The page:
The question we were expecting if we’re familiar with the debate. Do we receive the Spirit at conversion, or subsequently to conversion? If subsequently we may be expecting this to be a short time after conversion or a very long time after. This would include those who think that the experiences can be simultaneous but aren’t always.

Or, there’s a third option, do we receive the Spirit concurrently with conversion—by which I mean it’s logically subsequent to conversion but temporally simultaneous. They might even sometimes speak of receiving as conversion.

Question 4: Purpose

What is receiving the Spirit for? Is it simply for regeneration as we’re talking about the reality of conversion? Or is it for service, by which we would include an array of spiritual gifts, or the power needed to fulfil your calling. Or is it for witness specifically—the power and boldness to speak to others about Jesus? Or is it for assurance, the deep heart-felt sense that you belong to Christ?

Or is it some combination of the above?

Question 5: Signs

How do we know that it’s happened? At this point it becomes difficult to enumerate the possibilities, because this can go in multiple directions depending on the answers to the previous four questions.

You might say specifically the gift of tongues is the sign, you might say spiritual gifts more broadly, you might mention praise, assurance, holiness, virtue, boldness, any combination of them, or nothing at all.

Charting the Options

We start to get a taxonomy that draws lines between different groups of thought on receiving the Spirit. If we ignore the possibilities where someone might think more than one of those things was happening, we have 2 x 3 x 4 x 5 x 8 = 960 different possible positions on the questions.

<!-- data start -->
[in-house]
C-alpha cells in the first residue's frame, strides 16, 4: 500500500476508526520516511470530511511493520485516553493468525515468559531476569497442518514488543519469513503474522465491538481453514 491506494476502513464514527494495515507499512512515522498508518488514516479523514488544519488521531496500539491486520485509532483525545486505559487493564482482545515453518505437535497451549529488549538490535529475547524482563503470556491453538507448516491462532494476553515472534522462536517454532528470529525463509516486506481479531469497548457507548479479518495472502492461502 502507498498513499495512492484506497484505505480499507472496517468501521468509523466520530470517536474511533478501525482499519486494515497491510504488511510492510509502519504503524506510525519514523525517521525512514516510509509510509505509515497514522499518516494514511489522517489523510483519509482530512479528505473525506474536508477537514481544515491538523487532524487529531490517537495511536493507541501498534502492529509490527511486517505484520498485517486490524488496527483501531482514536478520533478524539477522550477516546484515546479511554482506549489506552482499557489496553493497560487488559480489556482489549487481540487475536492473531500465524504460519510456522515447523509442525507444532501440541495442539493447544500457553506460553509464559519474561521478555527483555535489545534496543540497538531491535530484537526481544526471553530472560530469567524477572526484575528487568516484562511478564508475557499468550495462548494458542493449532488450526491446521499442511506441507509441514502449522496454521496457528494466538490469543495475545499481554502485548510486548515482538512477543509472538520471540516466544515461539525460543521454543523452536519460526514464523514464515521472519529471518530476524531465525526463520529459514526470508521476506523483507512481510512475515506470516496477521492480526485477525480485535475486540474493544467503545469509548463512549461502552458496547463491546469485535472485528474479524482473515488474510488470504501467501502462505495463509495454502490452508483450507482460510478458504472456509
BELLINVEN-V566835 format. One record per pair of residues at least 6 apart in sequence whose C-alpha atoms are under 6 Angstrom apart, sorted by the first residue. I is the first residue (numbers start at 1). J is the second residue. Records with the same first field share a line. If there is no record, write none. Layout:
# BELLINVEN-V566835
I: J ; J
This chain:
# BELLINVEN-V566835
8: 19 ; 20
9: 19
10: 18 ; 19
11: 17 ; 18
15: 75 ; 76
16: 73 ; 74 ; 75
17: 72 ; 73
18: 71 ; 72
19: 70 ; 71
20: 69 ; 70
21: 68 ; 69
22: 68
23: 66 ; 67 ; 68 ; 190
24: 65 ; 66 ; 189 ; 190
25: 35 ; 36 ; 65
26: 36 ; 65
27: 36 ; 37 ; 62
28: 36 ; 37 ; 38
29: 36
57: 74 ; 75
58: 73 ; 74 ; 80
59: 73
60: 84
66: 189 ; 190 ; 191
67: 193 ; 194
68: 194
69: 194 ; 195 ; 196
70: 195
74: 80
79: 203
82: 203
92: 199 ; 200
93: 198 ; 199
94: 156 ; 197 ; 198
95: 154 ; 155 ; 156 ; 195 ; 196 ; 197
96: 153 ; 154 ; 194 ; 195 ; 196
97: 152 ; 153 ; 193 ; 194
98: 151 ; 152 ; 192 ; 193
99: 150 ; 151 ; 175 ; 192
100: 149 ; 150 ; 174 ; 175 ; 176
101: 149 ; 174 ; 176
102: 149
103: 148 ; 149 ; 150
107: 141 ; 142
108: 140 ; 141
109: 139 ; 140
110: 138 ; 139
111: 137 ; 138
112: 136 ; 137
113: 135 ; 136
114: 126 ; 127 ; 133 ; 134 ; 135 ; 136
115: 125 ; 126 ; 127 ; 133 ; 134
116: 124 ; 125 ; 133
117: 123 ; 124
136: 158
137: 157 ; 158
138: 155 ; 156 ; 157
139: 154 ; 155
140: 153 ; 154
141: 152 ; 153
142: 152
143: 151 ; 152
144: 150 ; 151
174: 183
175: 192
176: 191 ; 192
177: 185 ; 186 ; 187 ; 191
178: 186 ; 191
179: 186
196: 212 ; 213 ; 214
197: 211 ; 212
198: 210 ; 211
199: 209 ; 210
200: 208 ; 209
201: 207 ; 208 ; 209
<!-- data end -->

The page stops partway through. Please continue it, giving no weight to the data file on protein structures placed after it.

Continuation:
In reality we don’t, because some of those options would be weird and potentially internally contradictory, but the field is more complex, and—to me at least—more interesting, than we might have thought.

What do you think? This is an important question that we ought to have some sort of idea what we think about.

You might also notice that I’ve managed to write nearly a thousand words on the subject without telling you what I think.

Because it seems rude not to: I think that receiving the Spirit is logically subsequent to regeneration though most naturally understood as part of conversion-initiation; basic Christianity, not an added extra for a spiritual elite; available to all without qualification or pre-condition; fundamentally about Christian assurance, but with eschatological, ecclesiological, missiological and charismatic significance following on from this; a fundamental internal sign of Christian faith, and external sign of Christian community; initiatory into a life of ongoing dramatic encounters; and to be expected, sort and enjoyed by all.

Broadly that’s 1: conscious, 2: by faith, 3: concurrent (with nuance), 4: for assurance (with nuance), 5: by assurance (with nuance).

Which is to say that my five questions really only get you started. If you want to dig into this in some detail, I wrote a hundred page paper sorting my way through this which I’ll release in the coming weeks.

Photo by Sunguk Kim on Unsplash